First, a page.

Baird Brewing Rising Sun Pale Ale – Japanese Ale

March 31 2011 - 3:59 PM

To support a good cause, Japan's economic recovery from the recent disasters that have beset it, I picked up a bottle of Baird Brewing's Rising Sun Pale Ale, crafted by the brewery with a very un-Japanese name that hails from Numazu, Japan.  It stands out from many pale ales in several ways. It's heavily carbonated, pouring a massive white top that takes forever to dissipate and slows down the process of emptying the bottle (and my drinking progress!).  It has an ordinary fruity but refreshing nose. 


Play for Life's Season Opener – Best of the Ballpark

March 30 2011 - 10:42 PM

This Friday is Play for Life International's big fundraiser:

Play for Life International is a nonprofit that uses sports to help at-risk youth develop healthy relationships and learn essential life lessons.  It's not just about winning, it's about empowerment: the power to live a positive lifestyle, the power to treat others with respect, and the power to make responsible choices. Every day, we're reminding these kids that they're not victims of circumstances – they're contenders.

The Fourth Annual Season Opener: The Best of the Ball Park is their largest fundraiser of the year. Competing chefs include: Sean Cunneen from Inspiration Kitchens Uptown, Ryan Pitts from RL, Carlos Gaytan of Mexique, and Jason Petrie of Revolution Brewery face-off in a contest creating their own twist on ball park fare. Guests will be able to sample each chef’s creation, and, at the end of the night, one chef will be crowned The Best of the Ball Park.


Alright Already About Next; What About The Aviary?

March 30 2011 - 12:25 PM

It seems like Next is already the best restaurant in the world even before it opens. While I’d agree that the concept is so good and the potential is sooo there, I think we will be hard pressed to get tickets even on a Tuesday, last minute. Seriously. That said Aviary is the unsung partner, at least as unsung as an Achatz project gets. Check out the “bubble tea G+T” where the micro-encapsulation is a bit more complicated than a regular bubble tea (which means stirring a pot full of tapioca pearls). Check out the video. Props to Chef Achatz and Craig Schoettler and everyone who enjoys doing something more when it’s hard.

Goose Island –  Now Ultra-Premium

March 28 2011 - 10:34 AM

Anheuser-Busch is officially buying Goose Island. Here's a link to the Trib article:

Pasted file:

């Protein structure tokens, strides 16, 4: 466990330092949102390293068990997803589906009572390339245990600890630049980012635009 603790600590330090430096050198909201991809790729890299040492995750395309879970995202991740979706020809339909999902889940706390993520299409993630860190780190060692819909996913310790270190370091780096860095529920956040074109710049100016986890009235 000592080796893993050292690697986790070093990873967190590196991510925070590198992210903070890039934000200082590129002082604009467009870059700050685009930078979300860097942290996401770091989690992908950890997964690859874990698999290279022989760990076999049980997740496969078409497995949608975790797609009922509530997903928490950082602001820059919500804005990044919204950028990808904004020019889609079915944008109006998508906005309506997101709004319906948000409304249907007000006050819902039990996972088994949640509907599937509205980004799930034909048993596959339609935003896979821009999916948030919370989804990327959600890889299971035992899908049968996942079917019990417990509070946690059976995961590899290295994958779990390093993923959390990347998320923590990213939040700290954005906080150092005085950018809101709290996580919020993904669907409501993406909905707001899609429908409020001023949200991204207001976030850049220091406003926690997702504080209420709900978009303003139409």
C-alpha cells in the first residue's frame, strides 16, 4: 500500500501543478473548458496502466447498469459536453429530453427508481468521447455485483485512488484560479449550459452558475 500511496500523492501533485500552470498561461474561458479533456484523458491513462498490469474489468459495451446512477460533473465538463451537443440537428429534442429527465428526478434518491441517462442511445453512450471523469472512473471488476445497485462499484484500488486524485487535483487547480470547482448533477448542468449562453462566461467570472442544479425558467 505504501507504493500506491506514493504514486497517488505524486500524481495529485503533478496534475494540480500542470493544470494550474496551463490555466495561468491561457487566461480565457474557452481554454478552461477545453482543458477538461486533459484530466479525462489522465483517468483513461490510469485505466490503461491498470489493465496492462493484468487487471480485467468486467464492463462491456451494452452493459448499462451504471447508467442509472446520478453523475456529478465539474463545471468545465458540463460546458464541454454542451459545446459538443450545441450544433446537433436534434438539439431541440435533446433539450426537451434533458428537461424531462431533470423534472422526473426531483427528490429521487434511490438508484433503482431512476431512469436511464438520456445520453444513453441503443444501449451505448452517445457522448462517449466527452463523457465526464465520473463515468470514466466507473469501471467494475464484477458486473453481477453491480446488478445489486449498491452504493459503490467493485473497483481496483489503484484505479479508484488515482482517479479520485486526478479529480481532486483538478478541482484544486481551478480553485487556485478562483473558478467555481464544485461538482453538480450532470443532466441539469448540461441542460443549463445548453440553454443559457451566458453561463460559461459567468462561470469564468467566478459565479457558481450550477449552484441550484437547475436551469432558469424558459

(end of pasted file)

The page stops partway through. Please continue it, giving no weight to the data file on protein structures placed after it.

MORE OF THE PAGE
The makers of Budweiser will pay a total of $38.8 million for the brewery on Fulton Street that sends its beers across the globe. Though jarring in an industry that prides itself on independence and creativity, the move isn't completely unexpected. Anheuser-Busch has had a hand in the company since 2006, when the Portland, Ore.-based Craft Brewers Alliance — of which AB has a minority interest — took a minority ownership of Goose. AB has played a role in Goose's distribution ever since.



2005 Becker Cabernet Sauvignon Reserve

March 27 2011 - 10:54 PM

Regular readers may find this familiar, but I’ve been vowing for quite some time to drink wine from more New World producers, but for me it’s difficult to do, partially because of my disdain for many over-the-top wines that don’t work well with food (not enough acidity, too much fruit, oak, etc.), so when I go to a wine shop and pick a Napa Cab I don’t know what I’m getting.  Also, the world has so many wine regions that familiarizing yourself with a standard list of producers and subregions takes time.  Most importantly, though the Euro-Dollar exchange rate has been increasingly pricing European wine out of the marketplace.



2005 Royal Tokaji Furmint

March 25 2011 - 11:52 PM

The increasing number of eastern European wines makes it an exciting time to explore and dive into something that Americans seldom explore:  the vast number of native varietals, the breadth of wine regions, and the long standing history of producing wine.

The Tokaji region of Hungary is perhaps the country’s most famous wine region. Known in particular for its sweet wine, aszú, often credited as being the world’s first botrytized wine (and in fact, inspired Sauternes), made from the Furmint grape. Despite the increasing awareness and critical acclaim of aszú, dry Furmint from the Tokaji region has also begun to enter several wine shops.

I picked up a bottle of the 2005 Royal Tokaji Furmint from a producer more well known for its aszú. It has a bracingly dry backbone, with notes of lemon and honeysuckle, with slight hints of cooked lemongrass and thyme. The vineyard’s minerally loess soil crops up in the middle palate. Acidity is good in this medium-bodied white, and it was suitably paired with some pan fried cod that I had cooked up.

Bottles can be picked up at Que Syrah. I did not save my receipt, but I believe it is around the $15 range.